Moving Pictures, Still Lives: Film, New Media, and the Late Twentieth Century

Moving Pictures, Still Lives: Film, New Media, and the Late Twentieth Century

by James Tweedie


View All Available Formats & Editions
Choose Expedited Shipping at checkout for guaranteed delivery by Thursday, April 9


Moving Pictures, Still Lives revisits the cinematic and intellectual atmosphere of the late twentieth century. Against the backdrop of the historical fever of the 1980s and 1990s-the rise of the heritage industry, a global museum-building boom, and a cinematic fascination with costume dramas and literary adaptations-it explores the work of artists and philosophers who complicated the usual association between tradition and the past or modernity and the future. Author James Tweedie retraces the "archaeomodern turn" in films and theory that framed the past as a repository of abandoned but potentially transformative experiments. He examines late twentieth-century filmmakers who were inspired by old media, especially painting, and often viewed those art forms as portals to the modern past. In detailed discussions of Alain Cavalier, Terence Davies, Jean-Luc Godard, Peter Greenaway, Derek Jarman, Agn s Varda, and other key directors, the book concentrates on films that fill the screen with a succession of tableaux vivants, still lifes, illuminated manuscripts, and landscapes. It also considers three key figures-Walter Benjamin, Gilles Deleuze, and Serge Daney-who grappled with the late twentieth century's characteristic concerns, including history, memory, and belatedness. It reframes their theoretical work on film as a mourning play for past revolutions and a means of reviving the possibilities of the modern age (and its paradigmatic medium, cinema) during periods of political and cultural retrenchment. Looking at cinema and the century in the rear-view mirror, the book highlights the unrealized potential visible in the history of film, as well as the cinematic phantoms that remain in the digital age.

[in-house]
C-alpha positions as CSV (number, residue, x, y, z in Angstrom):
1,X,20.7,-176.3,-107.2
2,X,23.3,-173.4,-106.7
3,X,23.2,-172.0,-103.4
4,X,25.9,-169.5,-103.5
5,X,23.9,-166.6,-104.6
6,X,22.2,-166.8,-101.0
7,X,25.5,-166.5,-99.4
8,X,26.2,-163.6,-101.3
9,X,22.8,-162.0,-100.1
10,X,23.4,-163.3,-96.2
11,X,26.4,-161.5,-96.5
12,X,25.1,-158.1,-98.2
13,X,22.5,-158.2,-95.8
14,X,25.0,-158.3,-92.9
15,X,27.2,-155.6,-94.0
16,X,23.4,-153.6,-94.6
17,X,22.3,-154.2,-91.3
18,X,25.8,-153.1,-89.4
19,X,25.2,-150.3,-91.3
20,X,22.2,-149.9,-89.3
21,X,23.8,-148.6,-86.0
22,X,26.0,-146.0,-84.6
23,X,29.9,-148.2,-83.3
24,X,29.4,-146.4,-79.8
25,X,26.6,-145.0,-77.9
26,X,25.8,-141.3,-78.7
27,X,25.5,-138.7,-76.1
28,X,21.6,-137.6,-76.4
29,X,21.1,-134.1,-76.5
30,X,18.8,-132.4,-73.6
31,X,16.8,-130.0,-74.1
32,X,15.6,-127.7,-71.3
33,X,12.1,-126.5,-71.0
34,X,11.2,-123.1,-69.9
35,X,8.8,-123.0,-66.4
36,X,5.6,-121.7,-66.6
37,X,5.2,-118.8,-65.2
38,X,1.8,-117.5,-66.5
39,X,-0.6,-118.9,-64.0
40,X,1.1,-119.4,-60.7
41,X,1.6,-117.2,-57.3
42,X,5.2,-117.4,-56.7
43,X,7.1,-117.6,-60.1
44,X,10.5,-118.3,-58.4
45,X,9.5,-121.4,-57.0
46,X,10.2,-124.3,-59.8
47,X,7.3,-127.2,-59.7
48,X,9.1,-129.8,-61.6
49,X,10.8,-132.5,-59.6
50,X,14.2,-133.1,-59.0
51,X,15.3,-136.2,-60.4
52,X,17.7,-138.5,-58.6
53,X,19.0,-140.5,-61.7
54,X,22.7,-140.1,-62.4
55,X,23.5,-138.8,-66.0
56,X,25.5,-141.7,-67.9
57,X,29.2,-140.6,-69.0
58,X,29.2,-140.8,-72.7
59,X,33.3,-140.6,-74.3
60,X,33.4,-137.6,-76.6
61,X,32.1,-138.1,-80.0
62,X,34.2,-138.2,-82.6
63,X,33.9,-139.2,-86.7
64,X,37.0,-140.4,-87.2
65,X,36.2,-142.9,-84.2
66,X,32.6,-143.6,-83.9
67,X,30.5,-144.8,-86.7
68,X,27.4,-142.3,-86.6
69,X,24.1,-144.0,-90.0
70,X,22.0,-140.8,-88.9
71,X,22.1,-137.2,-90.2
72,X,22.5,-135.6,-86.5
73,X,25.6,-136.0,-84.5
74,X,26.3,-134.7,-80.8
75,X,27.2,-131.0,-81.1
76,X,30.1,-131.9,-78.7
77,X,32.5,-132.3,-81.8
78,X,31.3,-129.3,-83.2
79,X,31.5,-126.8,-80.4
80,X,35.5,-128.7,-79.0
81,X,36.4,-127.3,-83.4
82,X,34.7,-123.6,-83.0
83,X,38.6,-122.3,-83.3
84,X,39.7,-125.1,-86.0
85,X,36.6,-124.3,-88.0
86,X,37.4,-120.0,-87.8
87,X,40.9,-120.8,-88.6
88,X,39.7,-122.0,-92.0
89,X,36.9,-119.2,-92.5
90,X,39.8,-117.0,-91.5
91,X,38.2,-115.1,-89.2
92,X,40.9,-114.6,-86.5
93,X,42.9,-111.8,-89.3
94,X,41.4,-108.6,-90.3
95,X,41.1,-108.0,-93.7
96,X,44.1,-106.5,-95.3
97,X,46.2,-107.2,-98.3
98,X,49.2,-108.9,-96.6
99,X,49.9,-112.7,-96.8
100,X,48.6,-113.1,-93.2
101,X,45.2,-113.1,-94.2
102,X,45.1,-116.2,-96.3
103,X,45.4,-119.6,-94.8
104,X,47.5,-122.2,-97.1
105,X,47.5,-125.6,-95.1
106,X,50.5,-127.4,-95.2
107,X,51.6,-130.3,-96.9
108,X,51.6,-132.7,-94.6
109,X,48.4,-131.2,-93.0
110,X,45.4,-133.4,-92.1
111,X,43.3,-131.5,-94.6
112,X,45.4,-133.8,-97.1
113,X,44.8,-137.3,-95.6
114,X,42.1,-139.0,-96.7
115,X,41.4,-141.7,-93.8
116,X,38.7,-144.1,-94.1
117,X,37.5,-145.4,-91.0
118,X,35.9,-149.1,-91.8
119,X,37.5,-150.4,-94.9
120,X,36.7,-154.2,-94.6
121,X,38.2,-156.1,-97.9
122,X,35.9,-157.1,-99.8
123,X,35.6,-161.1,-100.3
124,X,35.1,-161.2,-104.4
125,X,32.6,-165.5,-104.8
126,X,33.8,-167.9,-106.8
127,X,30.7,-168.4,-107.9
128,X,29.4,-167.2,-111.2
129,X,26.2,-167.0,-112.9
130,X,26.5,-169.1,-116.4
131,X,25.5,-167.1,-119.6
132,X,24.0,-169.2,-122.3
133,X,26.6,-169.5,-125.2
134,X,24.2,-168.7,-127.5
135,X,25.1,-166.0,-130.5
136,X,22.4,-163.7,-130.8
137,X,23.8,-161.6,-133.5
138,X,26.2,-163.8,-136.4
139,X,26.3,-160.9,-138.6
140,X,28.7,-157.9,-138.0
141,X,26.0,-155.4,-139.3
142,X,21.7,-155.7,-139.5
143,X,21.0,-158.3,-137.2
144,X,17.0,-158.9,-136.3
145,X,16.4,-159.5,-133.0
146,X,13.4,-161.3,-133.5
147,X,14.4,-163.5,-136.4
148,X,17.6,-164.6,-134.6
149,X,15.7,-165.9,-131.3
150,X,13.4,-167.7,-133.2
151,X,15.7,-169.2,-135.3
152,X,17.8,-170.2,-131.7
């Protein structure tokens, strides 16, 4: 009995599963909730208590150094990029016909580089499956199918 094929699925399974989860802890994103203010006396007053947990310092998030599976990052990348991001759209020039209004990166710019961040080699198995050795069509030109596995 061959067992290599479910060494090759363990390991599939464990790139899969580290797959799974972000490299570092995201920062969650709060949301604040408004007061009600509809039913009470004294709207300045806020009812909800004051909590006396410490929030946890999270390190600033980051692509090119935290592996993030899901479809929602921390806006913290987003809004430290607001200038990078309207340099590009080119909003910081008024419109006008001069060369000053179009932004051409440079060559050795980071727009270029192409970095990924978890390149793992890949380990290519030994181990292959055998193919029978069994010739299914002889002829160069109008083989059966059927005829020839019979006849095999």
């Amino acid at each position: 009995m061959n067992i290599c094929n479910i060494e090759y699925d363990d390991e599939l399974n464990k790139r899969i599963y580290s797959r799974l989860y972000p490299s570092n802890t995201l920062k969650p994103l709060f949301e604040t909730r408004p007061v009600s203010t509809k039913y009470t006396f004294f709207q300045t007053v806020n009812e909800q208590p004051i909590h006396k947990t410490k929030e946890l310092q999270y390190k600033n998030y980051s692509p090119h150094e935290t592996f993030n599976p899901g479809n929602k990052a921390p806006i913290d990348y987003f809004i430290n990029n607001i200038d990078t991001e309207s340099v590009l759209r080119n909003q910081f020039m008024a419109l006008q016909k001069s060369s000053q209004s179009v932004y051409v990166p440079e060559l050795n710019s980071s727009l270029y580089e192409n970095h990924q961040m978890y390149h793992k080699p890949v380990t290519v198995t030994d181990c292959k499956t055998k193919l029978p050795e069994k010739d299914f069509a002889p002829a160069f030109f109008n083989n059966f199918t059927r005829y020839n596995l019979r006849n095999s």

Product Details

ISBN-13: 9780190873882
Publisher: Oxford University Press
Publication date: 06/01/2018
Pages: 304
Product dimensions: 6.10(w) x 9.30(h) x 0.60(d)

About the Author

James Tweedie is Associate Professor of Comparative Literature at The University of Washington and author of The Age of New Waves: Art Cinema and the Staging of Globalization (2013), which won the 2014 Katherine Singer Kov cs book award from the Society for Cinema and Media Studies.

Table of Contents

Introduction: The Archaeomodern Turn

1. The Old Medium of Film
2. Film and History in the Late Twentieth Century
3. The Baroque Present
4. Museums for Time Machines
5. Archaeomodern Images
6. The Cinema of Painters

Part I: Theory and the Modern Past

Chapter One
The Hauntology of the Cinematic Image:
Walter Benjamin, Film Theory, and the Mourning Play
1. Haunted Screens
2. History, Allegory, and Mourning
3. Specters of Cinema
4. After Cinema

Chapter Two
Time's Arrow, Time's Bow: Gilles Deleuze in the Baroque Age of Cinema
1. Deleuze and the Baroque
2. Cinema Unfolds
3. After Cinema

Chapter Three
Serge Daney, Zapper: Film, Television, and the Persistence of Media
1. The Rearview Mirror
2. An Adult Art
3. Zapping the Cinema

Part II: The Cinema of Painters

Chapter Four
The Suspended Spectacle of History:
The Tableau Vivant in Late Twentieth-Century Cinema
1. The Post-Historical Image
2. A Painting Ruined
3. Caravaggio's Moving Pictures

Chapter Five
The Afterlife of Art and Objects: The Cinematic Still Life in the Late Twentieth Century
1. The Object as Event
2. Modernity and the Sacred Object: Alain Cavalier's Th r se
3. Moving Pictures, Still Lives: On Terence Davies

Chapter Six
Caliban's Books: Old and New Media in the Work of Peter Greenaway
1. The Canonical Artifact in a Thatcherite Moment
2. Prospero's Library and the Unbound Book
3. Illuminated Manuscripts
4. A Nomadic Shakespeare and the Confines of Heritage

Chapter Seven
Old Haunts: Commemoration and Mourning in Agn s Varda's Landscapes
1. Unearthed
2. Nature's Studio
3. Land and Escapes

Customer Reviews